If you’re like me, you might not be sold on this new icon for iTunes. Don’t get me wrong, I love that they killed off the CD, but the new icon looks a little Windows 7ish in my dock.
This morning I noticed this new icon from Chris Carlozzi floating around on Twitter, which looks pretty sweet.
So I downloaded it and converted it to a .rsrc file so you can replace your iTunes icon with it on OS X.
You can download the .rsrc file as a .zip here. After it’s downloaded, extract the icon file and right click on it a select Get Info.
Next, navigate to your Applications folder and right click on the iTunes icon and select Get Info.
You should now have both Info windows next to each other. In the iTunes 10.rsrc window, click once on the small icon in the upper left hand corner (should now be highlighted). Then press Command+C.
In the iTunes Info window, click once on the icon in the upper left hand corner and press Command+V. You should now see the same icon in both windows.
Close out the open windows and start iTunes, and you should see the new icon in your dock. Enjoy!
So you’ve been having a grand old time making phone calls from Gmail, but maybe you’re like me and you’d like to actual answer incoming calls in Gmail. Good news, Google’s got you covered and it’s really simple to setup.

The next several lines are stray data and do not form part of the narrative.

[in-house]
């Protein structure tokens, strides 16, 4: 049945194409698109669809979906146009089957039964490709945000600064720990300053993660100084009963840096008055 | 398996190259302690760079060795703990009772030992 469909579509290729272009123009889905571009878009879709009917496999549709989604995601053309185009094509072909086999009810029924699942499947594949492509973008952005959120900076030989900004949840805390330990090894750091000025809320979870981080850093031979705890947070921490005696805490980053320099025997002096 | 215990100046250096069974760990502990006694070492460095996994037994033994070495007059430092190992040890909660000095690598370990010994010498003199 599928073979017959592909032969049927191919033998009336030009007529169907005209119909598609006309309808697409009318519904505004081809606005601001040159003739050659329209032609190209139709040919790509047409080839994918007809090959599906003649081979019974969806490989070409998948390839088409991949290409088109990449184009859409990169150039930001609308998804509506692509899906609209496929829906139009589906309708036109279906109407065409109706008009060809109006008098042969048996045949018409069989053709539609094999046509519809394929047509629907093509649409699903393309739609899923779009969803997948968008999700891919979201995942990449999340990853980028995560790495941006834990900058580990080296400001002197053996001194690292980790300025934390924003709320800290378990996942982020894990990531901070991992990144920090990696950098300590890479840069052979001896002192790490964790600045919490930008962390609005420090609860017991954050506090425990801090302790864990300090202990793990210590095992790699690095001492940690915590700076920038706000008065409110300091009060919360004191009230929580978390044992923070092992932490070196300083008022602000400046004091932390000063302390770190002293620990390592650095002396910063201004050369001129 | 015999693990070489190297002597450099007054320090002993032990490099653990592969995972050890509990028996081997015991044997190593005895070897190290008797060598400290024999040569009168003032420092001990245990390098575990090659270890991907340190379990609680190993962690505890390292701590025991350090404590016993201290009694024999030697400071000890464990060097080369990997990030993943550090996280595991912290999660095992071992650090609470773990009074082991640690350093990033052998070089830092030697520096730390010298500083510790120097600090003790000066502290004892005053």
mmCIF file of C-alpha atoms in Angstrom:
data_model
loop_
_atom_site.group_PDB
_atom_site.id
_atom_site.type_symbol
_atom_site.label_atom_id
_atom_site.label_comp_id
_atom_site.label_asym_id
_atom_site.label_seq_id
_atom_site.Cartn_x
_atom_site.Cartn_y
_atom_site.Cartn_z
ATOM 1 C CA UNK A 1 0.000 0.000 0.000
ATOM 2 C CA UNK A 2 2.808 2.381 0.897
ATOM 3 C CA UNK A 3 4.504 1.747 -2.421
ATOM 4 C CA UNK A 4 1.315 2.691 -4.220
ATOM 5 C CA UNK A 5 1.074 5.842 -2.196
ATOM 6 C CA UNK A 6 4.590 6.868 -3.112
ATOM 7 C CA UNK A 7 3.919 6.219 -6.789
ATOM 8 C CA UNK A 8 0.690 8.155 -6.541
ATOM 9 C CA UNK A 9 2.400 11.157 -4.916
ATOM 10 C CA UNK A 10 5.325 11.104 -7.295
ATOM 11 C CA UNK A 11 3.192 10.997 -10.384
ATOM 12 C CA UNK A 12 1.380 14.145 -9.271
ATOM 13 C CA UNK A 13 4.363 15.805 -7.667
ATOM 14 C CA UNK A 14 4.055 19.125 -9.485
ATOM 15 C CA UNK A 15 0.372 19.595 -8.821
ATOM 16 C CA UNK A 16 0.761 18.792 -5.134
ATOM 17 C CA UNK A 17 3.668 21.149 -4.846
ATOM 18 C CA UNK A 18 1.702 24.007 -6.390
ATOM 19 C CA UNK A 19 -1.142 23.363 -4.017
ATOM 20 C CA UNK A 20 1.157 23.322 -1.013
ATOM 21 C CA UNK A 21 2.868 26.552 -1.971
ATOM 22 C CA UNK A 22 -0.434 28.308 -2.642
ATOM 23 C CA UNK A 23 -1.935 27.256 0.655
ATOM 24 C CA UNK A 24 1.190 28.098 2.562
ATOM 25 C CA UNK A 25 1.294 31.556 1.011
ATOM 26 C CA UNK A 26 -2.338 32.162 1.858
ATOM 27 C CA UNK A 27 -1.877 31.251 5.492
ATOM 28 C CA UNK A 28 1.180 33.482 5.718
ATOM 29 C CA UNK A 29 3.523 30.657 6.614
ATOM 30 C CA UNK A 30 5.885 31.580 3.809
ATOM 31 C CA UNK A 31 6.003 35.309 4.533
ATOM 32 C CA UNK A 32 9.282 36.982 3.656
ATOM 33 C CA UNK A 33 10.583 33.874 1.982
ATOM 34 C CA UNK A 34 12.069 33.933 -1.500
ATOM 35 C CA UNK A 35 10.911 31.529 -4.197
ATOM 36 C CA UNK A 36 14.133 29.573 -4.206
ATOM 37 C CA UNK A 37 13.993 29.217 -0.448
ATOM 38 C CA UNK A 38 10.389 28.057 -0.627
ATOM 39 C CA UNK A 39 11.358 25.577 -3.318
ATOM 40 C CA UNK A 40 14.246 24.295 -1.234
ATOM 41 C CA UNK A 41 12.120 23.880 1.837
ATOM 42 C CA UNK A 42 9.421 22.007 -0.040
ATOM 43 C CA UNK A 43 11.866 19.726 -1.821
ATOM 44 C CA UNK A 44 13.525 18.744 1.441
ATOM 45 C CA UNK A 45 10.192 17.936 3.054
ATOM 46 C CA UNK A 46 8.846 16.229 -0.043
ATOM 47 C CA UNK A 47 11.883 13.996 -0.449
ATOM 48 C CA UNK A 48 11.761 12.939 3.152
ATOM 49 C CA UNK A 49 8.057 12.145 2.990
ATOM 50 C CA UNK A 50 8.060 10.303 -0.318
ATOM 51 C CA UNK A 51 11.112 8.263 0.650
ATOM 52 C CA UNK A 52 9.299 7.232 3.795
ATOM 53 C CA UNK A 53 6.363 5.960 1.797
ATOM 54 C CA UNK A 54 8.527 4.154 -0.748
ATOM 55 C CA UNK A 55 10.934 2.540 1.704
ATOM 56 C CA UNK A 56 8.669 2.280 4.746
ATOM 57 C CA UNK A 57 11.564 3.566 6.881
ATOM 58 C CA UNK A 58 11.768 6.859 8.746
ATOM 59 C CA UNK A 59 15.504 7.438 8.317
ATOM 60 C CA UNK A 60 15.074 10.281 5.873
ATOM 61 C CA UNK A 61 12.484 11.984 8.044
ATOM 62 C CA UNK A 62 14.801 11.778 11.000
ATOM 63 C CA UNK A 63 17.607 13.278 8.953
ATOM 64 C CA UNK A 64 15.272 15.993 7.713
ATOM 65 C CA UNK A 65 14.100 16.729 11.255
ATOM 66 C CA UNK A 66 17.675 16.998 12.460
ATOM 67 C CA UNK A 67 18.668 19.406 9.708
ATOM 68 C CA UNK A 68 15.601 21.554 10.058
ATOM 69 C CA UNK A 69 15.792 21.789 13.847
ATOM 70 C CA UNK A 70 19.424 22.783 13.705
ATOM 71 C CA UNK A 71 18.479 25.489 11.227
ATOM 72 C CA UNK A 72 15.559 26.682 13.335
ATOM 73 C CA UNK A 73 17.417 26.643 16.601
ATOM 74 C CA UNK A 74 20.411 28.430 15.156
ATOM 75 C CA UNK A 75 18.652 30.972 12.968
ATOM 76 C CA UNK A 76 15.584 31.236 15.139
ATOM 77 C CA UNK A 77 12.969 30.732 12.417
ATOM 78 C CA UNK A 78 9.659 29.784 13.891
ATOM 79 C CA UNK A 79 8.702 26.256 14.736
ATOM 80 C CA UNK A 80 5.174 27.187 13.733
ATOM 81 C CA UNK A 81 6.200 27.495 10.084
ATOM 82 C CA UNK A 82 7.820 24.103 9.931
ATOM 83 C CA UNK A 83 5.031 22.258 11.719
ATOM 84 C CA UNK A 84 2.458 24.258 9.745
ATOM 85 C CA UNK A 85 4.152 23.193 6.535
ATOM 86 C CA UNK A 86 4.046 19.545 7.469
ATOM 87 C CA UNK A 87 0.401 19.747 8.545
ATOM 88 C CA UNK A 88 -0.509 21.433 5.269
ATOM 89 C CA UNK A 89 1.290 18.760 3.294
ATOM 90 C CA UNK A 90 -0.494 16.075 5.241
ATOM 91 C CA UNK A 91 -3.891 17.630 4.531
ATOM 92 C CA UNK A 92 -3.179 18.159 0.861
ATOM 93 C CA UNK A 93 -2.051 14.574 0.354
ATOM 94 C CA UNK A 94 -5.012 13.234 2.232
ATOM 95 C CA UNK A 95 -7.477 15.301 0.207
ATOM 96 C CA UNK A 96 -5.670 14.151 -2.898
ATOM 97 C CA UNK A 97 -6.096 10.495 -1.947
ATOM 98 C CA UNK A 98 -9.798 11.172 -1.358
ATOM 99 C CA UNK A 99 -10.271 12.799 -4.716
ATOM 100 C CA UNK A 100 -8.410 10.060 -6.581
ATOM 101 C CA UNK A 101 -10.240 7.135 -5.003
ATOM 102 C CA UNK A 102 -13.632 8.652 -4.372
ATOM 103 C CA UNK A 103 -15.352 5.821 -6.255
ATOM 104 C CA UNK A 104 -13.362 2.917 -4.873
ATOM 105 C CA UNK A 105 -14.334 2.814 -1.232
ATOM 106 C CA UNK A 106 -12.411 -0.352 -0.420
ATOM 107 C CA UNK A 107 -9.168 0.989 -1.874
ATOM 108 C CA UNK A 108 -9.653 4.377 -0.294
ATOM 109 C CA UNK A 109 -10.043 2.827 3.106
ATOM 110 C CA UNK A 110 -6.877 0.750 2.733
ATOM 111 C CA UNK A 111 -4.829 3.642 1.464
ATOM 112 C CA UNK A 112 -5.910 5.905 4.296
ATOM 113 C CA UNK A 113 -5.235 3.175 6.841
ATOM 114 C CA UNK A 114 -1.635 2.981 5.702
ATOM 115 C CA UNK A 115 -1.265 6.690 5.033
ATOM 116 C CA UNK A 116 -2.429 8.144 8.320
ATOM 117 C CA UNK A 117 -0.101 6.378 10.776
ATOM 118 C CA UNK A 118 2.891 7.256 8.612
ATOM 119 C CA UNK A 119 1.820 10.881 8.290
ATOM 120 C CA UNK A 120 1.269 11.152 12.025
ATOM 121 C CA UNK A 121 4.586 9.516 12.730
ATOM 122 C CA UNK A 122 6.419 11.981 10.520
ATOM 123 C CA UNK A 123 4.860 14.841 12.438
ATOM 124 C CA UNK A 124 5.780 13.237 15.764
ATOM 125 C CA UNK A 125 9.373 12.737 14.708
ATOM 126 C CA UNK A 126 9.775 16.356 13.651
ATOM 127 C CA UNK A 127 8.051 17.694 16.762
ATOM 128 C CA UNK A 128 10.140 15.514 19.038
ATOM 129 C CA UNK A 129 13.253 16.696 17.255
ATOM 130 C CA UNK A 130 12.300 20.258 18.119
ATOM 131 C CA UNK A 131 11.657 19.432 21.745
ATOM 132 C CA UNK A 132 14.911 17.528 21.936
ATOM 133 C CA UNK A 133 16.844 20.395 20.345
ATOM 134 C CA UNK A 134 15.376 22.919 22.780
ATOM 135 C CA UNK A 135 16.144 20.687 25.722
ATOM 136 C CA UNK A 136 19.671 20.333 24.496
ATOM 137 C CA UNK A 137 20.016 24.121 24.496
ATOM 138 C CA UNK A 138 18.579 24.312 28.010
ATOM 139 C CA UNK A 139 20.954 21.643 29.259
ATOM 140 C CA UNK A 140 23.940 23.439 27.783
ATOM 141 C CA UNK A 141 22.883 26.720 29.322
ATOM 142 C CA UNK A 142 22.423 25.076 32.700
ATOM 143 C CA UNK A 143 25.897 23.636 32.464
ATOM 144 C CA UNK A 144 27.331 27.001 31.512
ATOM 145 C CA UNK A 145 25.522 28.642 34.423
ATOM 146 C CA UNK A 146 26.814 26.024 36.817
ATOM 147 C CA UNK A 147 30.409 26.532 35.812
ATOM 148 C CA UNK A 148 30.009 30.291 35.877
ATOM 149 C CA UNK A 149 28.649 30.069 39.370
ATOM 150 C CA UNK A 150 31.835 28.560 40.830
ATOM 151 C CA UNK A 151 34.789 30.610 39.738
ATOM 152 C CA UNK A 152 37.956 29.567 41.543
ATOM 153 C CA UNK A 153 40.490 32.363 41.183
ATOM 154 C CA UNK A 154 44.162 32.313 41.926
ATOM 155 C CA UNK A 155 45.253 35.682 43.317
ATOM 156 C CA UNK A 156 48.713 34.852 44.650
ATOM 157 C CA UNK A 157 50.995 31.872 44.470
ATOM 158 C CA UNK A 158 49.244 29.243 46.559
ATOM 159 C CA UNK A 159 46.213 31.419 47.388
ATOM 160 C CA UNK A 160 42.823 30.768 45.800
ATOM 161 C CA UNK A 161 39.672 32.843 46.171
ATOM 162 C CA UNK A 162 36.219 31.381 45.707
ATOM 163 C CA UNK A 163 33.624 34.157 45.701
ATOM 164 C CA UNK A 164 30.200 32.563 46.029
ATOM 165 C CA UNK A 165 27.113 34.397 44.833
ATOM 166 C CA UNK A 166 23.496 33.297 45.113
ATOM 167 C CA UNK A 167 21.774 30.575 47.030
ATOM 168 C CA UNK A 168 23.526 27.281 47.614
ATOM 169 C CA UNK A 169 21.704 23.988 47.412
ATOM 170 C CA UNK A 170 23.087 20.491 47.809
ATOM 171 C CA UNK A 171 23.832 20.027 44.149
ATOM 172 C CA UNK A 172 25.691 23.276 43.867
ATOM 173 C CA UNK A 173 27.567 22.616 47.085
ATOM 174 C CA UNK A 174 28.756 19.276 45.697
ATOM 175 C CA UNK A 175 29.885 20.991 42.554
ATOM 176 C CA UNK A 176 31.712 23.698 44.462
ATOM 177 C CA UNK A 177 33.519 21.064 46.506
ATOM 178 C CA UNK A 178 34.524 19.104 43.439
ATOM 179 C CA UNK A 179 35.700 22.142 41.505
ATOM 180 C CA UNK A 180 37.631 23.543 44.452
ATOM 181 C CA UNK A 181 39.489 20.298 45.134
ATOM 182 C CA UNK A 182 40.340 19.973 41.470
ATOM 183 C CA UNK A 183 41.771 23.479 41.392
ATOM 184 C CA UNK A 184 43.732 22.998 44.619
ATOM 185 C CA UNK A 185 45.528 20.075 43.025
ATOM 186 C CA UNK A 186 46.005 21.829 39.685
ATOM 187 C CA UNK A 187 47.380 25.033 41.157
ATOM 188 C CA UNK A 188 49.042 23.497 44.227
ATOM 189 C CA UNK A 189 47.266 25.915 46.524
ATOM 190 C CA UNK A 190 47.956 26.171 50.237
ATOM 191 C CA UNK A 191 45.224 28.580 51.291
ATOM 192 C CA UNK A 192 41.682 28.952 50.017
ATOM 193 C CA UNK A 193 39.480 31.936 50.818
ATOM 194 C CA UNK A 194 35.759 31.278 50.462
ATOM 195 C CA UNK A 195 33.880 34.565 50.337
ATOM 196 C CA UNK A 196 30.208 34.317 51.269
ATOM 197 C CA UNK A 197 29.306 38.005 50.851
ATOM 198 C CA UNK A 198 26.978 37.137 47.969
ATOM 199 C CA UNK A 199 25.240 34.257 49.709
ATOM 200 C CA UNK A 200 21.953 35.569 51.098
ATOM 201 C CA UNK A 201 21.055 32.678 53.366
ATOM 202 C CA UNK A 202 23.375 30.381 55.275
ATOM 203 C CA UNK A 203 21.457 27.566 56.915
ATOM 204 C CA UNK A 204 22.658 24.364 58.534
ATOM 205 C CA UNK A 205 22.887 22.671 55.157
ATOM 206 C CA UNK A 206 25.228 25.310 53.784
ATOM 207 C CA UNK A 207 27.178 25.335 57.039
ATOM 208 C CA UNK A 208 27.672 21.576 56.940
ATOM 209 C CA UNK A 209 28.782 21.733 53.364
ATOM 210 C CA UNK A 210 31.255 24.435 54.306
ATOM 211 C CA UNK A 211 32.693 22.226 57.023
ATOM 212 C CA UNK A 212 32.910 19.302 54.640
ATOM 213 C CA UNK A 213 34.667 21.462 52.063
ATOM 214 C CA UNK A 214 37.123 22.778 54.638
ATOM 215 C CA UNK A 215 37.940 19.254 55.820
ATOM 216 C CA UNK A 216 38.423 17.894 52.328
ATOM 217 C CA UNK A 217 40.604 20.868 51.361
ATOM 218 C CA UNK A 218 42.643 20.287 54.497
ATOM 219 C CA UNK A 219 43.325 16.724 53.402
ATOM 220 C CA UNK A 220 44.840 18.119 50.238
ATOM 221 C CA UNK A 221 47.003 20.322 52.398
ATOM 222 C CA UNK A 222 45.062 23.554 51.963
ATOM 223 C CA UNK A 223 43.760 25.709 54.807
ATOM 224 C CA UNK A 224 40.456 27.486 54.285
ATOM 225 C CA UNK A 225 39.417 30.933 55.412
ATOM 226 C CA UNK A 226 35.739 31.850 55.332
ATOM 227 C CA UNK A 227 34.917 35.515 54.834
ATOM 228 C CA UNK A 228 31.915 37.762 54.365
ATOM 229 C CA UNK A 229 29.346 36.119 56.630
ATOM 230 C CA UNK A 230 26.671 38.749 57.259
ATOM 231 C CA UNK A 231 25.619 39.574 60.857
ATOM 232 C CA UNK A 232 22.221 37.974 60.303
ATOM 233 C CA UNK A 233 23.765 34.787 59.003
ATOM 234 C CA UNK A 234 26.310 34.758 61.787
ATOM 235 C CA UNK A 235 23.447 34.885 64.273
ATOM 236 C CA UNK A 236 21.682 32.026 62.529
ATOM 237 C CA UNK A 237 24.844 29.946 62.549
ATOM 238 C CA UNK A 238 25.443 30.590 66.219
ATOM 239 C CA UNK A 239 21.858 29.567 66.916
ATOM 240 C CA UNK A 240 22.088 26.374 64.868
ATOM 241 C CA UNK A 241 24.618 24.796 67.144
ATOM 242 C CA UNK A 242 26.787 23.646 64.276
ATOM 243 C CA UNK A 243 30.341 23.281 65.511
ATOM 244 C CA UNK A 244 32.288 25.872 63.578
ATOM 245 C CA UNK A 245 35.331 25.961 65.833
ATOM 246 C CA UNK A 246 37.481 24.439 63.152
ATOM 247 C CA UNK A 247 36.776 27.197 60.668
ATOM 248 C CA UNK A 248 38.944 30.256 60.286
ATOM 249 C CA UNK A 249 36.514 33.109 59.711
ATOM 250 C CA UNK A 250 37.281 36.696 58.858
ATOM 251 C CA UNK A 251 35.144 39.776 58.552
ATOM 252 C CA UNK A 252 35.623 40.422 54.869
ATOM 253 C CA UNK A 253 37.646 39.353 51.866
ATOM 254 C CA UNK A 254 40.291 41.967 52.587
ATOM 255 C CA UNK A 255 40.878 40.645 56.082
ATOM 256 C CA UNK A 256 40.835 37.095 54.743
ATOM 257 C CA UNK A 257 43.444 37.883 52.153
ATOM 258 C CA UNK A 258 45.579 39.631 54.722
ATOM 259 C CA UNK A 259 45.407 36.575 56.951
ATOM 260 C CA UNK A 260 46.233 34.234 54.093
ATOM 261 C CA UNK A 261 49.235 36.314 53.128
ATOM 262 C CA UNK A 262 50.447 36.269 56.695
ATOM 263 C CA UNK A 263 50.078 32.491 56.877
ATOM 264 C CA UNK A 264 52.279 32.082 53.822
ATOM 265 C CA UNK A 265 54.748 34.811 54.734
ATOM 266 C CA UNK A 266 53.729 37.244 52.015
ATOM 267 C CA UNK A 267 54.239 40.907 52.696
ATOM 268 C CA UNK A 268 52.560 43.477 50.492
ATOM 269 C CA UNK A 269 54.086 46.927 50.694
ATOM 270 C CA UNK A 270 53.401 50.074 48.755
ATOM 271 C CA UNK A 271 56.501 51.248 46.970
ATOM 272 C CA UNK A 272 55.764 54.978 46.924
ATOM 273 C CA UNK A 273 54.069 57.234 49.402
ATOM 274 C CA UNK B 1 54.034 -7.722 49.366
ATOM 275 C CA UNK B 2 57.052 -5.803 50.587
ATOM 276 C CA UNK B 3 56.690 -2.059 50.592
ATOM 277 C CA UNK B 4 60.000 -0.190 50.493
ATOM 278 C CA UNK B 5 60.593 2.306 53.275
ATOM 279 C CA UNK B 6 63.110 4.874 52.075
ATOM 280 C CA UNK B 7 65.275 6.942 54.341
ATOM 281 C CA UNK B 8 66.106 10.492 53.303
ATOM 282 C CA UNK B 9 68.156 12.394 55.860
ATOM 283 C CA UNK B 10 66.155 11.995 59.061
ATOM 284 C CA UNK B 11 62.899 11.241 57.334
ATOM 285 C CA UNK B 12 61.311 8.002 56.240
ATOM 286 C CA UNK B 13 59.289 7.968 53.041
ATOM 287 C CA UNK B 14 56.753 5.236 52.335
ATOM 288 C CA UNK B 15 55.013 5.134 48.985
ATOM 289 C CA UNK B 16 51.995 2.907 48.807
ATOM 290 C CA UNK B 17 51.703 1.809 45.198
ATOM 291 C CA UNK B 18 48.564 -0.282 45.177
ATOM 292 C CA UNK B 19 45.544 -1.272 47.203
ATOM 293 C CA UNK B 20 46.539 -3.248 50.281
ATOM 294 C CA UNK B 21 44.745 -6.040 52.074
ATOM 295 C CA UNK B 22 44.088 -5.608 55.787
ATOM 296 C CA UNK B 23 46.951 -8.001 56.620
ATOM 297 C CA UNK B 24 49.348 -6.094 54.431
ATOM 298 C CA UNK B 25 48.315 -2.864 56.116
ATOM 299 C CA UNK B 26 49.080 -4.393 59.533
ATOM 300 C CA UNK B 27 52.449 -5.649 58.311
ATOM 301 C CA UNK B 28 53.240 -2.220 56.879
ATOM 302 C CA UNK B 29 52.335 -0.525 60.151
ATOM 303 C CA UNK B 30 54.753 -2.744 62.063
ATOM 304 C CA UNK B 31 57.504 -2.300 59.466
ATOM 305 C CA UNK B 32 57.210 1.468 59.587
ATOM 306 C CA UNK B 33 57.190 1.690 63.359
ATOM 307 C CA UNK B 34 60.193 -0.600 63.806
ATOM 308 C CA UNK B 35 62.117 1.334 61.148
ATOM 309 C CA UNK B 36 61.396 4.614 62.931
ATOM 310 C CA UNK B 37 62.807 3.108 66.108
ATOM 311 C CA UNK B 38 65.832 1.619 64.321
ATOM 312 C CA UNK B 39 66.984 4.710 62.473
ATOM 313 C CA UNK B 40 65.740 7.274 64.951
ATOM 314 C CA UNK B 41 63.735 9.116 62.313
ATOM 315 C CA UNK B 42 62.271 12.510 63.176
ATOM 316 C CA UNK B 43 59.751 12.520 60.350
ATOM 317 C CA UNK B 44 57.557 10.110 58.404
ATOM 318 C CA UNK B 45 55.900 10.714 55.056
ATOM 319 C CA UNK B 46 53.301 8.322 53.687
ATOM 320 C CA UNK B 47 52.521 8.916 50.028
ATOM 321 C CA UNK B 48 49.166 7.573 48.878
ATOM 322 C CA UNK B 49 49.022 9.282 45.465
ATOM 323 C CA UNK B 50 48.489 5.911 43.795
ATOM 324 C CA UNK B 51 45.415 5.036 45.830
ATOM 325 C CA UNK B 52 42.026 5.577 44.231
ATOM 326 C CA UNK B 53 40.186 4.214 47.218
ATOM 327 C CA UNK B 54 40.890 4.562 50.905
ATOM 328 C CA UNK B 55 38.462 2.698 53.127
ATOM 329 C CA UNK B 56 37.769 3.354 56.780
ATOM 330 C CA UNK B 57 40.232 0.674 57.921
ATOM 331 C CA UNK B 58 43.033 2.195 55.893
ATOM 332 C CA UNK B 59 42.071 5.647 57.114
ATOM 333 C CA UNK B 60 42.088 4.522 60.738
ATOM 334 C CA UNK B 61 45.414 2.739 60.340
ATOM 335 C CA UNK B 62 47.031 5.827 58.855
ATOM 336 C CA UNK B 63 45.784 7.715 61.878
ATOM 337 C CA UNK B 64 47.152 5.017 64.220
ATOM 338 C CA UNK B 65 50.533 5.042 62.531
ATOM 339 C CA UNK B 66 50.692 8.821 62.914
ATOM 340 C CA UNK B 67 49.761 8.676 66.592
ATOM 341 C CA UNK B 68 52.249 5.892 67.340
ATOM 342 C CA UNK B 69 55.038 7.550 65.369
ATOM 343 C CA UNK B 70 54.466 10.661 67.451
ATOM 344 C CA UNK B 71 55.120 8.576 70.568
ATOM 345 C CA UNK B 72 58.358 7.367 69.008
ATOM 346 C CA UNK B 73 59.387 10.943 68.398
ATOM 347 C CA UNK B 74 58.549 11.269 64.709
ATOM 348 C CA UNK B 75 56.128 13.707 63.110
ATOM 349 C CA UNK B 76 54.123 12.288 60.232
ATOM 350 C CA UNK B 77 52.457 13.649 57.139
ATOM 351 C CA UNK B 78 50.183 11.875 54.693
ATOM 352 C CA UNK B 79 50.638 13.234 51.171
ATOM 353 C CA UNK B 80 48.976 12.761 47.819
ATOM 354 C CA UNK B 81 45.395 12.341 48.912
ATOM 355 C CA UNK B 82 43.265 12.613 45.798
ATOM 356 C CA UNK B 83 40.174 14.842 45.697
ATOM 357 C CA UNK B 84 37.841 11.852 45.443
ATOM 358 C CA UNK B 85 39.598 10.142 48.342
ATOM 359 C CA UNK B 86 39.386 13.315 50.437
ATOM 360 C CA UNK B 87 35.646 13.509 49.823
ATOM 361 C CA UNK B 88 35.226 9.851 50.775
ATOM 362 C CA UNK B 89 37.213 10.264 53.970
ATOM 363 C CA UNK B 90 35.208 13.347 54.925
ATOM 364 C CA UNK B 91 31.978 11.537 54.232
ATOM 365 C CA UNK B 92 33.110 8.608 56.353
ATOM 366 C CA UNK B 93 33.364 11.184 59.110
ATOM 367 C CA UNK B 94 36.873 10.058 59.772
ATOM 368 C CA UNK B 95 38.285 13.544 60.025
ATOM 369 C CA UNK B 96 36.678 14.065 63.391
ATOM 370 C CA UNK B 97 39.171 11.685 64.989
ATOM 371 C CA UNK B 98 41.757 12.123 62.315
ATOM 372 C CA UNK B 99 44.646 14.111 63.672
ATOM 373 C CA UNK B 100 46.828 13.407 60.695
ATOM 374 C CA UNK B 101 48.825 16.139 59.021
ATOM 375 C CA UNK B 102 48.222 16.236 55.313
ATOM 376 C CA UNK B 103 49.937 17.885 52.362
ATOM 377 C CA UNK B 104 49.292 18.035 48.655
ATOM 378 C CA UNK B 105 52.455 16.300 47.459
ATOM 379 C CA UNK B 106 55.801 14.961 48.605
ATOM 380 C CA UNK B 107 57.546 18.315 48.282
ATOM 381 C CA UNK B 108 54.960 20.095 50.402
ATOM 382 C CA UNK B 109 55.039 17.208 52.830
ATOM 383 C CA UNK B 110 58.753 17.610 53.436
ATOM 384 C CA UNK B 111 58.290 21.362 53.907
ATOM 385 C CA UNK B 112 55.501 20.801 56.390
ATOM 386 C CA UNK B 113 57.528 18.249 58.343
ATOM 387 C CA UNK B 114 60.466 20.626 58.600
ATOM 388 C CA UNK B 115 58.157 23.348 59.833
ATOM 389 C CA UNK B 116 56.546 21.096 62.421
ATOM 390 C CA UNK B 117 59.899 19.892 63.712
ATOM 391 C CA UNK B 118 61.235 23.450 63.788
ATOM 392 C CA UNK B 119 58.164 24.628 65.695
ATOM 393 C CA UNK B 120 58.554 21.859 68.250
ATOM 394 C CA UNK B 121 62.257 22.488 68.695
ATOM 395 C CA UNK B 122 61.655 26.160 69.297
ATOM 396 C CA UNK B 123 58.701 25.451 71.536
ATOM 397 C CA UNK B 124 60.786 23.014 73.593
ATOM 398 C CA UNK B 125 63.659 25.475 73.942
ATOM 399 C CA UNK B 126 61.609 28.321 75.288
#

Here’s how to enable it:
Step 1: Login to your Google Voice account.
Step 2: Click Settings, and select Voice settings.
It should automatically load to your Phones tab, at the bottom of your “Forward to” list you should now have a Google Chat option, just check the box next to it and you’re good to go.
You’ll now get a Caller ID like popup when you have an incoming call, and of course you can also answer the call from within your browser now.
Tip: You can also transfer calls from your Gmail to your regular phone by pressing * while in a call. This works to transfer calls from your phone to Gmail as well.
For those of you who used Tweak UI for the earlier version of Windows, here’s an application you’ll love that allows you to tweak most aspects of Windows Vista and 7. It’s called Ultimate Windows Tweaker, and I found it to be very useful today while setting up a couple of Win 7 machines.
The 345KB application has a small footprint, and is contained entirely in the executable so no installation is necessary. It also only displays options that pertain to the OS version your running it on. Just fire it up, and over 150 customizable aspects of Windows are at your finger tips, no digging through countless steps to access them.
If you’re like me, and you want Windows to operate exactly as you want, not how Microsoft thinks you want it, you owe it to your self to download a copy and give it a try.